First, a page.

Getting a user actively engaged in a product they already enjoy or may be interested in trying is a great way to turn an aggrieved commercial watcher into a willing participant in a company’s outreach efforts. Best of all for advertisers, happy customers who receive those freebies are likely to tell their friends via Snapchat or other social networks, causing the positive feedback loop to expand. Speaking of those other social networks…
3. and 4. Allow sharing on Twitter and Facebook, and give the option of making photos permanent. Right now, Snapchat is a user-to-user experience that keeps interactions between people private. That, combined with the fact that photos self-destruct unless the recipients deliberately take and save a screen-grab, makes Snapchat’s successes so far relatively under the radar. I’m sure that an element of its popularity has to do with its feeling of exclusivity, but I have my doubts that it’ll really reach critical mass—and profitability—until it takes advantage of the millions already sharing photos on Twitter and Facebook.
What sets Snapchat’s photo-sharing apart from those social media platforms is the ability to quickly and easily scribble on photos, making shared moments even more personalized. But since these images disappear within seconds of being accessed, there’s a chance that some photos you really want to save and share with lots of people will be lost forever. Wouldn’t it be great if Snapchat allowed senders to set some photos as permanent with a simple tap? And maybe you really like that photo you just snapped—why not make it easy to share on Twitter and Facebook right from the app itself?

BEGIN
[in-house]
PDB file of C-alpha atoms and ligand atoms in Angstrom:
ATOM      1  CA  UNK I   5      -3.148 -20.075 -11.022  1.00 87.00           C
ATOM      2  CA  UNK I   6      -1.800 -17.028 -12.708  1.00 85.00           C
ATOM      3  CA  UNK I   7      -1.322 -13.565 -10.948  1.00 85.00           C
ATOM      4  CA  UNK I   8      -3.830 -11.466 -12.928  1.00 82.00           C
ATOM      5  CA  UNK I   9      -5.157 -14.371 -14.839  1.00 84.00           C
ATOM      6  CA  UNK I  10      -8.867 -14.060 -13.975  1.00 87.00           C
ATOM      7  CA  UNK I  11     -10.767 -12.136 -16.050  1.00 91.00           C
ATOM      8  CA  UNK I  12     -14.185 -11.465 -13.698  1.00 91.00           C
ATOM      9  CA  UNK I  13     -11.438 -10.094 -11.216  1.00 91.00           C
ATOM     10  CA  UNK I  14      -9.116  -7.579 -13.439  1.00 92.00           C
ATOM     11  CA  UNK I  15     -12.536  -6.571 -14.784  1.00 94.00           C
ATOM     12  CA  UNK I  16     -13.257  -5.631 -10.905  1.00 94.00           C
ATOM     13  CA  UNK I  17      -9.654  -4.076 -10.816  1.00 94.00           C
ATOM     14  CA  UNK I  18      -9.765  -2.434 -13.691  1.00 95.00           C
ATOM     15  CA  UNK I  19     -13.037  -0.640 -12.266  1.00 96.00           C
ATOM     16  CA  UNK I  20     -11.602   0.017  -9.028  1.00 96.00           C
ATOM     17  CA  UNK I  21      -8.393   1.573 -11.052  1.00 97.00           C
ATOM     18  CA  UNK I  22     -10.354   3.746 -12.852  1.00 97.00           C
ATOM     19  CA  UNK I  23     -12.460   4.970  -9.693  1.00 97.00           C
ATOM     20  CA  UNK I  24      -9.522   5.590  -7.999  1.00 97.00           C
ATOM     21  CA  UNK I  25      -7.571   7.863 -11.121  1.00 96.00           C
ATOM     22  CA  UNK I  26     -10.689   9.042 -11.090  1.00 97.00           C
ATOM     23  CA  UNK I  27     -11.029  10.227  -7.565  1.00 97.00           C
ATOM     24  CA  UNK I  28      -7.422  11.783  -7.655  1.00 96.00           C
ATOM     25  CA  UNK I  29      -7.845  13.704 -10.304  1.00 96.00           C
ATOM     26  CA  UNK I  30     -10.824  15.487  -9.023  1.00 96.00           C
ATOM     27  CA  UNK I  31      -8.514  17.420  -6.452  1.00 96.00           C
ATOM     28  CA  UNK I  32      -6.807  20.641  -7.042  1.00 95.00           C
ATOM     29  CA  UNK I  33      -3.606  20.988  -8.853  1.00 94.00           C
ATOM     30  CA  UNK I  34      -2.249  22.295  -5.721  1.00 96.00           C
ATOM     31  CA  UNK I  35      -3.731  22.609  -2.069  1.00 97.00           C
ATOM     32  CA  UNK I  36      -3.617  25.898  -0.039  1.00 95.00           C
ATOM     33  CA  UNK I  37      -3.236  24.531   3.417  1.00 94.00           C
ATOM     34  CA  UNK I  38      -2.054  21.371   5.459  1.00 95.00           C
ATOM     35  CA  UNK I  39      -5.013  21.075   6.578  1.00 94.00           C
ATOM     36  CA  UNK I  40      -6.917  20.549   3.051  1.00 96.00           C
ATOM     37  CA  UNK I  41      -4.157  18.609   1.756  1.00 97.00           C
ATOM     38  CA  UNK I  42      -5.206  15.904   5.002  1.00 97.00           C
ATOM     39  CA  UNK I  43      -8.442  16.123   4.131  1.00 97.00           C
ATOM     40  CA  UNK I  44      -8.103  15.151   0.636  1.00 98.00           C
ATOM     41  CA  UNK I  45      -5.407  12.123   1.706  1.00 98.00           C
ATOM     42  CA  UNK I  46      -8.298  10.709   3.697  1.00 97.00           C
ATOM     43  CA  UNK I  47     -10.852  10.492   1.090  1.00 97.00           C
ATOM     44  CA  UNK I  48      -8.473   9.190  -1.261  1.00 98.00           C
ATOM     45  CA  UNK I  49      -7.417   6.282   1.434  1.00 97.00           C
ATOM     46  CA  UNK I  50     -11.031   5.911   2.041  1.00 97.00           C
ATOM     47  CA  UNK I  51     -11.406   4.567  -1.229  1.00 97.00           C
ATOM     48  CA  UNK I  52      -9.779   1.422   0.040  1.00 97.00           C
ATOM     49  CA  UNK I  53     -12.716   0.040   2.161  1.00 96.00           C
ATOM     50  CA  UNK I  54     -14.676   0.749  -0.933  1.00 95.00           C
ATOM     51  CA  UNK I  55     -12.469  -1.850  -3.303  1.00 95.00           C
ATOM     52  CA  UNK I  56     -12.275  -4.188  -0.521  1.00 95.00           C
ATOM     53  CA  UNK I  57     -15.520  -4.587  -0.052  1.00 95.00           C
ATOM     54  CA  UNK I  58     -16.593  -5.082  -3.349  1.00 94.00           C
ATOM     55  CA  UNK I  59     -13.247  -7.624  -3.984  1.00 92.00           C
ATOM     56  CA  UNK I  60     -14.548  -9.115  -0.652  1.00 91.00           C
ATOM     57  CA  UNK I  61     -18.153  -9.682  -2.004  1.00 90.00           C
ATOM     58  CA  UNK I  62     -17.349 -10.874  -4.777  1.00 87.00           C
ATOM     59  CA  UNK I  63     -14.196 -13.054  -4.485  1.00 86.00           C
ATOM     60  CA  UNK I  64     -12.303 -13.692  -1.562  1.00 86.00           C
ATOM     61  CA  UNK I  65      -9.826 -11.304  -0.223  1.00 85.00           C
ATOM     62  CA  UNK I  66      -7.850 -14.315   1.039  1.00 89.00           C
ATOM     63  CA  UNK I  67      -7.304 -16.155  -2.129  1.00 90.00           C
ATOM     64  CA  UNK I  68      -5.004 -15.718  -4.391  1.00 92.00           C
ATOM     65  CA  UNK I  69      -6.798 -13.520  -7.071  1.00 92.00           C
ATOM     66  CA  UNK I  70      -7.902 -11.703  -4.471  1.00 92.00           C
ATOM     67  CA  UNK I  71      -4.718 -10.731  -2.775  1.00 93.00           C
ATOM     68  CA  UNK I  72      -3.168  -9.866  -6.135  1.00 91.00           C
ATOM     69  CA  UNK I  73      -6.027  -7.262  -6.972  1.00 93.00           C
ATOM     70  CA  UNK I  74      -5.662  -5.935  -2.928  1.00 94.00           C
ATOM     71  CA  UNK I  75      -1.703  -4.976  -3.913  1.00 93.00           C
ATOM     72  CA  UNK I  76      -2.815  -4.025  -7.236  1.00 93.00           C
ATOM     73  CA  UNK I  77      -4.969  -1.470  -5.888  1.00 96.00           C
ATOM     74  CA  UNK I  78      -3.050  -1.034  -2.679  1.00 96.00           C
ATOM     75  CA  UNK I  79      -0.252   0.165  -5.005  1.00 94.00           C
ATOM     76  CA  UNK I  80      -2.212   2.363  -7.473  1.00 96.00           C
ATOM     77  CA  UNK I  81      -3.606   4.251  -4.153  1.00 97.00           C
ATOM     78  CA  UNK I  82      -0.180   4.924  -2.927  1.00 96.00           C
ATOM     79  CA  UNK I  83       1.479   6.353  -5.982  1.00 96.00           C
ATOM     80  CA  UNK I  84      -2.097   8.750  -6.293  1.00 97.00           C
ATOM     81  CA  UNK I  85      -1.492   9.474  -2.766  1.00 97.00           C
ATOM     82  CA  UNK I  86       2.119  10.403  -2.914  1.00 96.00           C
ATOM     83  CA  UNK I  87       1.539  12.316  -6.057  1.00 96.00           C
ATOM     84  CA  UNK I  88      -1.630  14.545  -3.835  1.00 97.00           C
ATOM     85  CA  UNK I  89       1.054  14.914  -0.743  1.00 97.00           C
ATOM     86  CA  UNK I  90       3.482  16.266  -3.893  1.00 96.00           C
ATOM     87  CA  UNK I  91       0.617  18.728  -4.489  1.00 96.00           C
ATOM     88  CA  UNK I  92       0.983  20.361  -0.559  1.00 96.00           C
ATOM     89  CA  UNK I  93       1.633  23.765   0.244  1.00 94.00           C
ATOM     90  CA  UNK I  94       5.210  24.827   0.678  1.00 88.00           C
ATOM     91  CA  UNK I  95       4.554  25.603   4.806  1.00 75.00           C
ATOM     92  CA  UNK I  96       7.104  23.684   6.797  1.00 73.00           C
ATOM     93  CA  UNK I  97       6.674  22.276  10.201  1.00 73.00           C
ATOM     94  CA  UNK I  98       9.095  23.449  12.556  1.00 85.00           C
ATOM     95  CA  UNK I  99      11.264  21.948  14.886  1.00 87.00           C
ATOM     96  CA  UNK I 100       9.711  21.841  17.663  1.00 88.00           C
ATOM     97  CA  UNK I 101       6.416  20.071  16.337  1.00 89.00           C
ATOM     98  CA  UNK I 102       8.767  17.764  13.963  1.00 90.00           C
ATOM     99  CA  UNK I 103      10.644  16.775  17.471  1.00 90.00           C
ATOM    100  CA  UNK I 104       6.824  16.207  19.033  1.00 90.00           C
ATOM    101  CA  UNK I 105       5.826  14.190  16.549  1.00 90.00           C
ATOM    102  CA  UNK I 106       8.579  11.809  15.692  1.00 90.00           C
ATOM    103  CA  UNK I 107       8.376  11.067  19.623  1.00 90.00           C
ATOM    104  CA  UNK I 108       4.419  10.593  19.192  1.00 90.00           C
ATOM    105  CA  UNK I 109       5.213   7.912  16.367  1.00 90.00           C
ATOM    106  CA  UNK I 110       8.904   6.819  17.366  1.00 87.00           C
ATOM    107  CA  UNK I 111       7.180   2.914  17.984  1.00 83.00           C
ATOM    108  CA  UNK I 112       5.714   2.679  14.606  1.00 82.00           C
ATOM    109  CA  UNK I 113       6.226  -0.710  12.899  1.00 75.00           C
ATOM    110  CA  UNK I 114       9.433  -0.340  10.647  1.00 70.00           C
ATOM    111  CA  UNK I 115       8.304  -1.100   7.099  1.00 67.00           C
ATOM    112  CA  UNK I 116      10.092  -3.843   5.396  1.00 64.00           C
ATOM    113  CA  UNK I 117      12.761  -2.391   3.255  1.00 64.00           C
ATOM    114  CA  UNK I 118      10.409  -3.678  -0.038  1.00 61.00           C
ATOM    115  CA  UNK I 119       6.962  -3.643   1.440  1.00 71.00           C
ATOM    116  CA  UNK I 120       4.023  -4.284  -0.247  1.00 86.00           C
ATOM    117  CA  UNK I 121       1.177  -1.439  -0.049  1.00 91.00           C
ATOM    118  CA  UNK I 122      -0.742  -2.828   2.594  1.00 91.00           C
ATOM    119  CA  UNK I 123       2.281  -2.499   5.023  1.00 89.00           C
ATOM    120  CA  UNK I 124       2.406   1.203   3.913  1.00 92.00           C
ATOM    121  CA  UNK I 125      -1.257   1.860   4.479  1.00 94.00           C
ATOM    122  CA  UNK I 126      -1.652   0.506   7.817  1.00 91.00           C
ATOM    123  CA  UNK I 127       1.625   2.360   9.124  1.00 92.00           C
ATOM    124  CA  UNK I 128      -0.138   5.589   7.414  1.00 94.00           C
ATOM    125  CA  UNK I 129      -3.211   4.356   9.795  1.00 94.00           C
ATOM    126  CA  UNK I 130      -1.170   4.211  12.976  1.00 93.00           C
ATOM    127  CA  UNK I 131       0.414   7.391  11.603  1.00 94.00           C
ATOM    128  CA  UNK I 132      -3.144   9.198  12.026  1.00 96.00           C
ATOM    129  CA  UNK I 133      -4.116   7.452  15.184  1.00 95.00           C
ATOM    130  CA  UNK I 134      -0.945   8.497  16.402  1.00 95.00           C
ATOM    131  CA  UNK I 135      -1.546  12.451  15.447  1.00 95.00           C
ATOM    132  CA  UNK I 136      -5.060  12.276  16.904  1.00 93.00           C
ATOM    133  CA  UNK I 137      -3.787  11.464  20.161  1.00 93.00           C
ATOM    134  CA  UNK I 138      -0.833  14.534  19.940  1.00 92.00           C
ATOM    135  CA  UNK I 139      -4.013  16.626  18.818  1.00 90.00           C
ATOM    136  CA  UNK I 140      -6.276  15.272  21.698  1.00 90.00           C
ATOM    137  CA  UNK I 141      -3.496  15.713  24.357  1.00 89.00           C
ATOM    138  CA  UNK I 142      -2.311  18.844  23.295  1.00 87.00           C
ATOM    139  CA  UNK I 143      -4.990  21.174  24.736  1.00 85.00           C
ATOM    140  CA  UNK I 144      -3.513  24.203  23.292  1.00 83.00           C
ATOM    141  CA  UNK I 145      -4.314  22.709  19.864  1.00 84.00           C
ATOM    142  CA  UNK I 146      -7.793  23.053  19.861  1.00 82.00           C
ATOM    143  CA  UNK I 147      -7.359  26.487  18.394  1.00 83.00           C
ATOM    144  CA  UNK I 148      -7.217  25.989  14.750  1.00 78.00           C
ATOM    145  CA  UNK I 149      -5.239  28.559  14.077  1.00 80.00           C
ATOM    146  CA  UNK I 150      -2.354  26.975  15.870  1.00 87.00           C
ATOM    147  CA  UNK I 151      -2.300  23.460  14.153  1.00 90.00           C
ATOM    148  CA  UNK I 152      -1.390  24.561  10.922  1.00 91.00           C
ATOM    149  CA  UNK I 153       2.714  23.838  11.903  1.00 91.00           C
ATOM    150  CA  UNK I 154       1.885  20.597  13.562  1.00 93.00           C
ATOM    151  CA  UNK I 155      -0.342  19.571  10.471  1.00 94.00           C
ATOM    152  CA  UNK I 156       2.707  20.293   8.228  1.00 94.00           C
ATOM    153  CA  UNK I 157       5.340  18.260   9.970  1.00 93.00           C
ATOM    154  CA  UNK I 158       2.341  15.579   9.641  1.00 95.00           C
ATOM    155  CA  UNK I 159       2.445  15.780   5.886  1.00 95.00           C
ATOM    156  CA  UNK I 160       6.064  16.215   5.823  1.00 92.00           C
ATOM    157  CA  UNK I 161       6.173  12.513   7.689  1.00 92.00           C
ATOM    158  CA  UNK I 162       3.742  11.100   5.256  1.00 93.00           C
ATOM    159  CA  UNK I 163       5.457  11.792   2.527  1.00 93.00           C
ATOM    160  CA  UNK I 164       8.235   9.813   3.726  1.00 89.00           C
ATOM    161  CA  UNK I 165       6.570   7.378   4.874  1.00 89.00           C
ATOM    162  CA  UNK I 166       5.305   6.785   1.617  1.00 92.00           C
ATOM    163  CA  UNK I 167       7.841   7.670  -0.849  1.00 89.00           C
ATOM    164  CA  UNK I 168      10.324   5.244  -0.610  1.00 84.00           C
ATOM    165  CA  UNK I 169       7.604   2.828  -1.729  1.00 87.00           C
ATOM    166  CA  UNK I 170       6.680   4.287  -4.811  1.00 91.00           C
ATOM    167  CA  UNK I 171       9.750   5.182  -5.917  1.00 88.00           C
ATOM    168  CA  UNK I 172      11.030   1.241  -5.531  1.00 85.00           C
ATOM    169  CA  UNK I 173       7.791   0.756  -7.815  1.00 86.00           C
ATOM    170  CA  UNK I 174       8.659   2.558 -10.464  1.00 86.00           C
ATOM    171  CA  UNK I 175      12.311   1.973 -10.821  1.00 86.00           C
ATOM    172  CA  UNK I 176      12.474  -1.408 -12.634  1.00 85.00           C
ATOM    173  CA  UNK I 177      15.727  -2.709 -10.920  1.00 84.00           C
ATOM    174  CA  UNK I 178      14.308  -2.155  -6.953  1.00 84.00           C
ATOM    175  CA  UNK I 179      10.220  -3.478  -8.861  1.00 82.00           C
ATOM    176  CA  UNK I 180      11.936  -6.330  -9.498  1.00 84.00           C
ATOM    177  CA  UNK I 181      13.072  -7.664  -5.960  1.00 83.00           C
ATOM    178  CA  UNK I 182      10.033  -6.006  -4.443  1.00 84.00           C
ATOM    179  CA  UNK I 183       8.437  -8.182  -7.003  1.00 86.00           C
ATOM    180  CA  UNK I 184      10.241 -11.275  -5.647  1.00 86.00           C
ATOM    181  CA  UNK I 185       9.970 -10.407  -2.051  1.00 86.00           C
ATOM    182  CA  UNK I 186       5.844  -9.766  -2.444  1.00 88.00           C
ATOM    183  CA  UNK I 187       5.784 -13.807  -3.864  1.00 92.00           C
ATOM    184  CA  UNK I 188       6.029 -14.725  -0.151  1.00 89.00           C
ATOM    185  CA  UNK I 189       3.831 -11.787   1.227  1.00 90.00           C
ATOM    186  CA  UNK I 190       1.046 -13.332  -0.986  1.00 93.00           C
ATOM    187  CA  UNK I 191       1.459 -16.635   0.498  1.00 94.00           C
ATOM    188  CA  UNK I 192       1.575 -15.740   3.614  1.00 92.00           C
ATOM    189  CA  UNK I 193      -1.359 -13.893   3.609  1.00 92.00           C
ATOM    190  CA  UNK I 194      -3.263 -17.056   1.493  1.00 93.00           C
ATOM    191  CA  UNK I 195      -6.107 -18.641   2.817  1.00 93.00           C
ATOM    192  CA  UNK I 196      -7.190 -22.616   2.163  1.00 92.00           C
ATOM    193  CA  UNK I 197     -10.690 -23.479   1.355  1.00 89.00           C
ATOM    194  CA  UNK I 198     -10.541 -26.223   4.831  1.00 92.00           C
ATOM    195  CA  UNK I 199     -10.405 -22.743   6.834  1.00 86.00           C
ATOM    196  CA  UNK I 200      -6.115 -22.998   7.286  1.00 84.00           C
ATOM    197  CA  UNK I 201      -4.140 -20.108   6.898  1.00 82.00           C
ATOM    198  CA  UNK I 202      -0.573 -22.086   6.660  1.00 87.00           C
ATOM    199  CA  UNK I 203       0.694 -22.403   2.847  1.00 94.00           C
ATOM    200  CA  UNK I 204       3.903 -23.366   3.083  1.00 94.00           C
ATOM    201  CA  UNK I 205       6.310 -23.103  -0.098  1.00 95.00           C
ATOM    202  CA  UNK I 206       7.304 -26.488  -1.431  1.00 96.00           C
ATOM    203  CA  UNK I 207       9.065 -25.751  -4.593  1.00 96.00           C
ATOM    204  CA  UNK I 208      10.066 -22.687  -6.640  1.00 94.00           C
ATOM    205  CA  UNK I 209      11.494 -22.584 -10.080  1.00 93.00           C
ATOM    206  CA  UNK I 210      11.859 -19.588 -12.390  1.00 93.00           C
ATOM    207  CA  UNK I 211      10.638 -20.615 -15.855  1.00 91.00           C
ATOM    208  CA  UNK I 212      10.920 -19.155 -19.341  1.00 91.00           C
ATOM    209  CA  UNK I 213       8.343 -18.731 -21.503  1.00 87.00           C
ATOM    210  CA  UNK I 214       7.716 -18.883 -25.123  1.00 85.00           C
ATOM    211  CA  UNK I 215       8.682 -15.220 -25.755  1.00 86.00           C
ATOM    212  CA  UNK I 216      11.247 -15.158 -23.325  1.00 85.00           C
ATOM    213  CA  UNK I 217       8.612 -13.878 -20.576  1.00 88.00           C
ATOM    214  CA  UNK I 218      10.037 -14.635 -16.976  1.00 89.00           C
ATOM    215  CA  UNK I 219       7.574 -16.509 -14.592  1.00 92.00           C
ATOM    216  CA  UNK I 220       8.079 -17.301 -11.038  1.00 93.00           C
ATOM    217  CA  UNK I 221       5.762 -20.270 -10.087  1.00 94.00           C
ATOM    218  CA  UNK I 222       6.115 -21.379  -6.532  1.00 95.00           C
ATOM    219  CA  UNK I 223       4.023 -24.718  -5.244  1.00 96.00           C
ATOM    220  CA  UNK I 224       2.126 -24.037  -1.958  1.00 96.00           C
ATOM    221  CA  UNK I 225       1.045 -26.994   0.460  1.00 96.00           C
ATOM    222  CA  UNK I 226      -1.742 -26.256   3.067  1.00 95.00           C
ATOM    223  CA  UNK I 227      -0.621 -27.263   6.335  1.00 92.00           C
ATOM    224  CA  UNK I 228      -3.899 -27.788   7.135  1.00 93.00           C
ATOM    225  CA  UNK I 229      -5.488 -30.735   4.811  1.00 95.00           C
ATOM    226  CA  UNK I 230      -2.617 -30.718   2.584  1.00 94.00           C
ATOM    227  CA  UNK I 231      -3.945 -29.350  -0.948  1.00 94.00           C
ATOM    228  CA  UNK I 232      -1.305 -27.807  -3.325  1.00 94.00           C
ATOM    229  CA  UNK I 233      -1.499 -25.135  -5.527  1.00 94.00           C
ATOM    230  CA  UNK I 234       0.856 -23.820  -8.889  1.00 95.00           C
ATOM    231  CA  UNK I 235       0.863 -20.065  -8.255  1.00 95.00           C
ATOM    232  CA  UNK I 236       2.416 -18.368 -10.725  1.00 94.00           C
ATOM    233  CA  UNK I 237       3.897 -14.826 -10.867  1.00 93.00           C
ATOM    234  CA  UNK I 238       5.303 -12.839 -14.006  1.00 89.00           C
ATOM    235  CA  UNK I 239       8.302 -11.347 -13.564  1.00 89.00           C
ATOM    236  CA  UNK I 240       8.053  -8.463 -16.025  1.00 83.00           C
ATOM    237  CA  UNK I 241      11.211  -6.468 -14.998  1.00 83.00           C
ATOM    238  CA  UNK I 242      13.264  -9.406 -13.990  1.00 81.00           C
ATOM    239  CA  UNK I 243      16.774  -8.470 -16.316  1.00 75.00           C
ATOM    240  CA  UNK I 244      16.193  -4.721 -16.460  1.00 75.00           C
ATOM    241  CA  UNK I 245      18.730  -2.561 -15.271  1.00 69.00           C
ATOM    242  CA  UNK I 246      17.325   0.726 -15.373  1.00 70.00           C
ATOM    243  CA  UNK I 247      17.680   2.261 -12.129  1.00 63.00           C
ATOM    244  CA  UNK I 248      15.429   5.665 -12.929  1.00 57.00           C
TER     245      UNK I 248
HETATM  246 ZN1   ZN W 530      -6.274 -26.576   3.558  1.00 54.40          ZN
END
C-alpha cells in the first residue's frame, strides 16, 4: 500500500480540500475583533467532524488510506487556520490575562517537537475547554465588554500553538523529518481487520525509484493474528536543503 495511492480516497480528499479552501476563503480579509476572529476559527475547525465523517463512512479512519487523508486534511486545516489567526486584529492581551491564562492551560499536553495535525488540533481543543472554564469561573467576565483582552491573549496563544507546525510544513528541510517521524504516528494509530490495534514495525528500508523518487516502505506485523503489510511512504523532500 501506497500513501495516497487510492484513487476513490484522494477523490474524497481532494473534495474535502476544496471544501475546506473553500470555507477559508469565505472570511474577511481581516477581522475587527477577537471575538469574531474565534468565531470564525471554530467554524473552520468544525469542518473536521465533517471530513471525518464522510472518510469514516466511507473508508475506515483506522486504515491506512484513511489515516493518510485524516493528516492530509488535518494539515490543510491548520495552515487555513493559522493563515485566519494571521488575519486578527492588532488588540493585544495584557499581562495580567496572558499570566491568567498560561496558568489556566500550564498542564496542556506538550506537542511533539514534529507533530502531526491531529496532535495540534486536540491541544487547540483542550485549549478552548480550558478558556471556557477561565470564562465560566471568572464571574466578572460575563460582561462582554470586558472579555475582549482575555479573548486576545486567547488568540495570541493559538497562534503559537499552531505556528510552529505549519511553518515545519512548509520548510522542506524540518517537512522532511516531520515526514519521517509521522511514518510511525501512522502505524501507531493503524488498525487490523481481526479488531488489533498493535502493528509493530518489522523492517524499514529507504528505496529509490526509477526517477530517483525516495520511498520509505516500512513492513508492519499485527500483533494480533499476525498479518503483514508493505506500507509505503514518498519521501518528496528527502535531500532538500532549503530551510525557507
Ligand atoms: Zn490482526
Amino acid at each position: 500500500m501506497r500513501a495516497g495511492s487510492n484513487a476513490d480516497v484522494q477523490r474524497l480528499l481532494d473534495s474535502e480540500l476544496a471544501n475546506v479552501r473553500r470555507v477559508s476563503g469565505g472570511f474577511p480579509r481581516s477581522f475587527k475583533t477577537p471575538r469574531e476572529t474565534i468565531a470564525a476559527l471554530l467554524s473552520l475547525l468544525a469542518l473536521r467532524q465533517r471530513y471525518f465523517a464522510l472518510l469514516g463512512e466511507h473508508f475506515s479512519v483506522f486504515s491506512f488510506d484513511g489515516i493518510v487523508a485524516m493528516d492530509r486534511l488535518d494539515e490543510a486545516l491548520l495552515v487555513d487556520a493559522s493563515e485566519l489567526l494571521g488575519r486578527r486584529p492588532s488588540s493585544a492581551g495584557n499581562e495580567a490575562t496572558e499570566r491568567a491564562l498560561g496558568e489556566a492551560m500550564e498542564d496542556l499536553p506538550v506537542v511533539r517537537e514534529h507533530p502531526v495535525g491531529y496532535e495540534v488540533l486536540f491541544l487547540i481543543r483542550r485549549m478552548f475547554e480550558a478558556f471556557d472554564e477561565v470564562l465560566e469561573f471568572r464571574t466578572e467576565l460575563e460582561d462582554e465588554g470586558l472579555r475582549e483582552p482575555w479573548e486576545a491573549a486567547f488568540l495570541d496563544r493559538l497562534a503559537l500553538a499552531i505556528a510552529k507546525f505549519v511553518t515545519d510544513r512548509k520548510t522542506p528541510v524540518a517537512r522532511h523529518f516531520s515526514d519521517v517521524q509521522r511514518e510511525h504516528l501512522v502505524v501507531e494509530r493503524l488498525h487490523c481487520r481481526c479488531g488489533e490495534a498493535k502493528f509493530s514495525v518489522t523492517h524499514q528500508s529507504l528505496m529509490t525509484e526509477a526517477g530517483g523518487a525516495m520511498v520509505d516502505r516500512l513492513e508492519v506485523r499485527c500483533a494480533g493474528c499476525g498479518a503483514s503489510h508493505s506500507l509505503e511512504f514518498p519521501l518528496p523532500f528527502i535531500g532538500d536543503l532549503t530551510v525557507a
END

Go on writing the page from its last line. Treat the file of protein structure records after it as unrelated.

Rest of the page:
The fewer barriers Snapchat puts up between users and their friends is only a net positive for gaining more users. And if advertisers find a way to get users to start snapping and sharing photos to combine with special offers, there’s lots of potential for advertisers and customers to both feel like they’re winning. All of this is a net positive for Snapchat.
Yes, taking the auto-destruct and private elements of the Snapchat app out of the equation does fundamentally change the core of the program. But—in my view, at least—keeping user-generated images out of sight can only lead to irrelevance.
As an example, take last year’s mobile game sensation Draw Something by OMGPOP. The small developer released the game, which was basically a user-to-user, mobile version of Pictionary, and its popularity exploded. The company was purchased by mobile gaming giant Zynga for $180 million, and a sequel was released a few months ago.
But without people actively choosing to screen-grab drawings they sent or received, it was very difficult to get a sense of how users were interacting with the game. Long after the game had hit the height of its popularity, the developer integrated a way to share images on social media sites, but it seems that it may have been too little, too late. Interest took a nosedive, and Zynga closed the studio earlier this month.
Snapchat’s still in the early stages of life, and may very well find success in ways I couldn’t imagine in this list. It’s possible that the real driving force of the app’s popularity is how closed and personal it seems. No matter what, I’m curious to see how—and if—the company figures out how to turn a profit.
What do you think of my ideas? Let me know in the comments. Don’t be like Snapchat and keep it to yourself.